Congratulations to one of our 2022 grantees!
We are thrilled to fund Kristýna Rendlova in her research. So what is the project?
About the project:
The Barakat Trust is delighted to award a grant to Kristýna Rendlova for her doctoral fieldwork in Istanbul, Turkey. Her research explores the depiction of architecture in Ottoman illustrated texts in the 1550s-1600s. During this period, the art of the painted book flourished, and early artistic experiments developed into a clear Ottoman style. The project looks at this creation of a distinctly Ottoman visual style in this so-called “classical” age.
Focusing on the painting of architecture, it unravels the conventions, the ideologies, and the inspirations behind these wonderful images. The imagery of architecture embodies a rich and intriguing aspect of Ottoman book painting. The architectural structures and elements rank among the most frequently depicted motifs and often occupy a considerable portion of the image surface. Consequently, they determine the appearance of many brilliant Ottoman illustrations, and provide a particularly fruitful body of material to explore major transformations in Ottoman book painting. When compared to actual buildings, they can show us the artistic approaches to the reality of the architecture and isolate the artists’ style.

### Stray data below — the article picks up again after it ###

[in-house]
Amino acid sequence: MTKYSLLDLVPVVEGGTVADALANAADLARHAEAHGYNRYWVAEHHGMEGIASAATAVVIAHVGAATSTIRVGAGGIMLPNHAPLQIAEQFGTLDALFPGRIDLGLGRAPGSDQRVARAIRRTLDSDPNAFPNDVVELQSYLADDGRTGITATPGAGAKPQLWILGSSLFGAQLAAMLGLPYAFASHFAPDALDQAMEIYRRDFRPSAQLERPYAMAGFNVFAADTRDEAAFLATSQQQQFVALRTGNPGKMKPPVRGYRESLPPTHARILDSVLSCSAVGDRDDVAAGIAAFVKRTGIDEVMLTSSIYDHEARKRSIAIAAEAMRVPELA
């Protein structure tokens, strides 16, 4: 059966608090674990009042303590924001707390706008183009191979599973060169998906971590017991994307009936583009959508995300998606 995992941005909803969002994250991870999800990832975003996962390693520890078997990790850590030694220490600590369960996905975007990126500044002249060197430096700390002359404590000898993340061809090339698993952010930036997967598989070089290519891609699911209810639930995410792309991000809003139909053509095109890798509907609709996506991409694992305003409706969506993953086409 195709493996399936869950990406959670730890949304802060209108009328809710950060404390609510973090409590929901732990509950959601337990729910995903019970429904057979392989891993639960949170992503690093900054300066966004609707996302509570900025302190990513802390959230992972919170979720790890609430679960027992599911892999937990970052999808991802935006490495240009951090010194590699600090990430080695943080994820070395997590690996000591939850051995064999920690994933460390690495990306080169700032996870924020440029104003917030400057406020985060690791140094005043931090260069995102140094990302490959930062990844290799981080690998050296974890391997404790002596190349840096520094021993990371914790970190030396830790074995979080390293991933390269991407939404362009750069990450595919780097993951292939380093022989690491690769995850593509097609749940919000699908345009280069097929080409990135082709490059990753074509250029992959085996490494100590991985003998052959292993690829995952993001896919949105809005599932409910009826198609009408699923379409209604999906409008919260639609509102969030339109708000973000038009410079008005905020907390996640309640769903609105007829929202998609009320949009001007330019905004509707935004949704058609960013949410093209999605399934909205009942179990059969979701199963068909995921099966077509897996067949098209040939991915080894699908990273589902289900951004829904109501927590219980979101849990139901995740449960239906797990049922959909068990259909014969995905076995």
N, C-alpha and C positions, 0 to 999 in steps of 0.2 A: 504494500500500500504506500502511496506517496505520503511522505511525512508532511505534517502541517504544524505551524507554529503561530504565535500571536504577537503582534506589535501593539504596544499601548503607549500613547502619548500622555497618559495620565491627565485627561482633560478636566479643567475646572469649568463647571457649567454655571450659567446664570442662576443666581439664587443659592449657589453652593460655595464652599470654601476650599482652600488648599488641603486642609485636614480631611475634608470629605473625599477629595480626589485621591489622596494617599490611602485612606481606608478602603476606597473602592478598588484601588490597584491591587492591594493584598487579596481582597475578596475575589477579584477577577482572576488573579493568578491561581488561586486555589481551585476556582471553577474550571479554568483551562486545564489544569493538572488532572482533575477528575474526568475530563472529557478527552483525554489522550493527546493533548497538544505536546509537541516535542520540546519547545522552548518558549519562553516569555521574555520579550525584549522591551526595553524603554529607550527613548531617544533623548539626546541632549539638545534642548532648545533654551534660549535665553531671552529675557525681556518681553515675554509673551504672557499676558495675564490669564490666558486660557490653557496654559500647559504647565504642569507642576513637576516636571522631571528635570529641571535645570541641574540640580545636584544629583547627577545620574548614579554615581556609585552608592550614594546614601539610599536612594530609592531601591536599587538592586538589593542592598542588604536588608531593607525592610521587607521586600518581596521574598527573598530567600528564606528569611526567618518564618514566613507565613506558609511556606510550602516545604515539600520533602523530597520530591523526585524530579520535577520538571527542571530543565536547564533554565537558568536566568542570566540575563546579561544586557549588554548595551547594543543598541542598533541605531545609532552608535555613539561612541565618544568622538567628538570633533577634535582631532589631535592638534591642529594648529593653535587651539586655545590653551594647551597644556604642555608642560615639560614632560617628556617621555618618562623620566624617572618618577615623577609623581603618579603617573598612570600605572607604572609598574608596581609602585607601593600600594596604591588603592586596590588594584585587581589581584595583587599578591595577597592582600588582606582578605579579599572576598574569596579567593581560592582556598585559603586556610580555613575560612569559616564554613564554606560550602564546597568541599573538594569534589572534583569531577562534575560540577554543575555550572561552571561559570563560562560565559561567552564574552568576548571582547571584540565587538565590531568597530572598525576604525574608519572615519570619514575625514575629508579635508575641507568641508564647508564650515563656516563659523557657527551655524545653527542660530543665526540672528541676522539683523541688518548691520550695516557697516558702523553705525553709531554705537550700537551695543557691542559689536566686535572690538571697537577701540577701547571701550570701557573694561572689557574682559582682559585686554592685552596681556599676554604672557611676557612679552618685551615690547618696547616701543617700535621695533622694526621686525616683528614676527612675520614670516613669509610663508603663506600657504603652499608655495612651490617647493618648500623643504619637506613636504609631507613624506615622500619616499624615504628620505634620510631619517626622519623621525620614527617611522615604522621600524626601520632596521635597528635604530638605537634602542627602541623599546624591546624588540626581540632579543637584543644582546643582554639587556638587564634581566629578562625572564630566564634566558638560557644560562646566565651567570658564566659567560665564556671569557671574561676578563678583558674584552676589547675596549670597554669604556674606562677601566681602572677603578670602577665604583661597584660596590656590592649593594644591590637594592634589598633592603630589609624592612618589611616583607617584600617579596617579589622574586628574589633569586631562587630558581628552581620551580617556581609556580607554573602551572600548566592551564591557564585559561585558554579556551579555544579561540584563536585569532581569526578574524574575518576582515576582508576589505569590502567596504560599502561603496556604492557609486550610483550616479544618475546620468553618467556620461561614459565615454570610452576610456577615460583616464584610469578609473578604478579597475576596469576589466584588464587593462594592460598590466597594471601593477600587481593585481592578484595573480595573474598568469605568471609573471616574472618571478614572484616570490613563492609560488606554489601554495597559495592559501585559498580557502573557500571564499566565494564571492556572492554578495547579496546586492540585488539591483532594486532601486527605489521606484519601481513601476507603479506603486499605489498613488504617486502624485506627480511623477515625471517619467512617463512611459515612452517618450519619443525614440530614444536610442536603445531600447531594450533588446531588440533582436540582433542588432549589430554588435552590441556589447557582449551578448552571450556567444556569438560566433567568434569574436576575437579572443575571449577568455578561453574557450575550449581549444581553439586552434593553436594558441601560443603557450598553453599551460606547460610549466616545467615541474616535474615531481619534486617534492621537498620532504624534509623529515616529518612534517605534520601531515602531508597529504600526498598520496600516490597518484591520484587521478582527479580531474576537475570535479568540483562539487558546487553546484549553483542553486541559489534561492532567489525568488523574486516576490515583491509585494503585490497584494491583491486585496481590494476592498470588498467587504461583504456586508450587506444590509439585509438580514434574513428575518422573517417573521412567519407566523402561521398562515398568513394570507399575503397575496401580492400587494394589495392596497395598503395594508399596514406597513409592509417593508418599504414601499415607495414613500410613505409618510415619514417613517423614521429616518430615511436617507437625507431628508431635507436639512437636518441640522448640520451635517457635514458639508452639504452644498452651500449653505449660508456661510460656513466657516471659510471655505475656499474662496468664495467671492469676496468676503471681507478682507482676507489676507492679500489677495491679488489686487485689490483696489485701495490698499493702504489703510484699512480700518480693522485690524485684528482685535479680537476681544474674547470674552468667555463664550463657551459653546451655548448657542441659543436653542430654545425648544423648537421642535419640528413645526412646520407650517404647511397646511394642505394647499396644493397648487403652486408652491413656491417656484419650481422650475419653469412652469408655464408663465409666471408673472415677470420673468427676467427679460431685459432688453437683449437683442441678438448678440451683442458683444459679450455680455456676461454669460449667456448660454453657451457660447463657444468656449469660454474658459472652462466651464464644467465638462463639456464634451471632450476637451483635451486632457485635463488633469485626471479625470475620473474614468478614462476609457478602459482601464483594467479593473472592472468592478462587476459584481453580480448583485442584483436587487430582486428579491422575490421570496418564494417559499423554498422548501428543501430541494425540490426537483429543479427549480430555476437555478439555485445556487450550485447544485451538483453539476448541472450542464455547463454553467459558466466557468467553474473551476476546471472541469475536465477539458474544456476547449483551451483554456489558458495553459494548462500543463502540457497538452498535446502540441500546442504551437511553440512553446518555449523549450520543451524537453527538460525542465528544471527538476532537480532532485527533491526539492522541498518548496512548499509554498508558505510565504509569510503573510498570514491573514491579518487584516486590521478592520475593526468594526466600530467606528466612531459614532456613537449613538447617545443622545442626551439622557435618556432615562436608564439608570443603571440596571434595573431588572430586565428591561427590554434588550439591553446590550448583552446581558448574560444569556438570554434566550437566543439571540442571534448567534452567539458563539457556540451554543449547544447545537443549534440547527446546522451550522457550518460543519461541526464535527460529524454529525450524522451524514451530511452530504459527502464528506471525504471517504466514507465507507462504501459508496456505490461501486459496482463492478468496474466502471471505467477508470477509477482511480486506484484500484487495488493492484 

This grant will allow Ms Rendlova to spend time in Istanbul where she can access key manuscripts that will benefit her research and improve our understand of painting and architecture during this fascinating period.
About the grantee:
Kristýna is a DPhil candidate in Oriental Studies at the Khalili Research Centre for the Art and Material Culture of the Middle East, of the University of Oxford. With the support of the Barakat Grant, she attended the Ottoman Summer School at the Koç University Research Center for Anatolian Civilization during summer 2019.
Her doctoral research project addresses the pictorial representation of architecture in 15th- and 16th-century Ottoman illustrated manuscripts. In 2017, she presented some preliminary conclusions of her research at the Symposia Iranica Conference at the University of Cambridge, and in a paper titled “An Afterglow of Byzantium in Ottoman Illustrated Manuscripts: The Case of the Pictorial Representation of Architecture“, published in Convivum: Exchanges and Interactions in the Arts of Medieval Europe, Byzantium, and the Mediterranean.
In addition to pursuing her doctoral project, Kristýna has been working on Islamic art objects from the collections in the Czech Republic and has published several articles on these.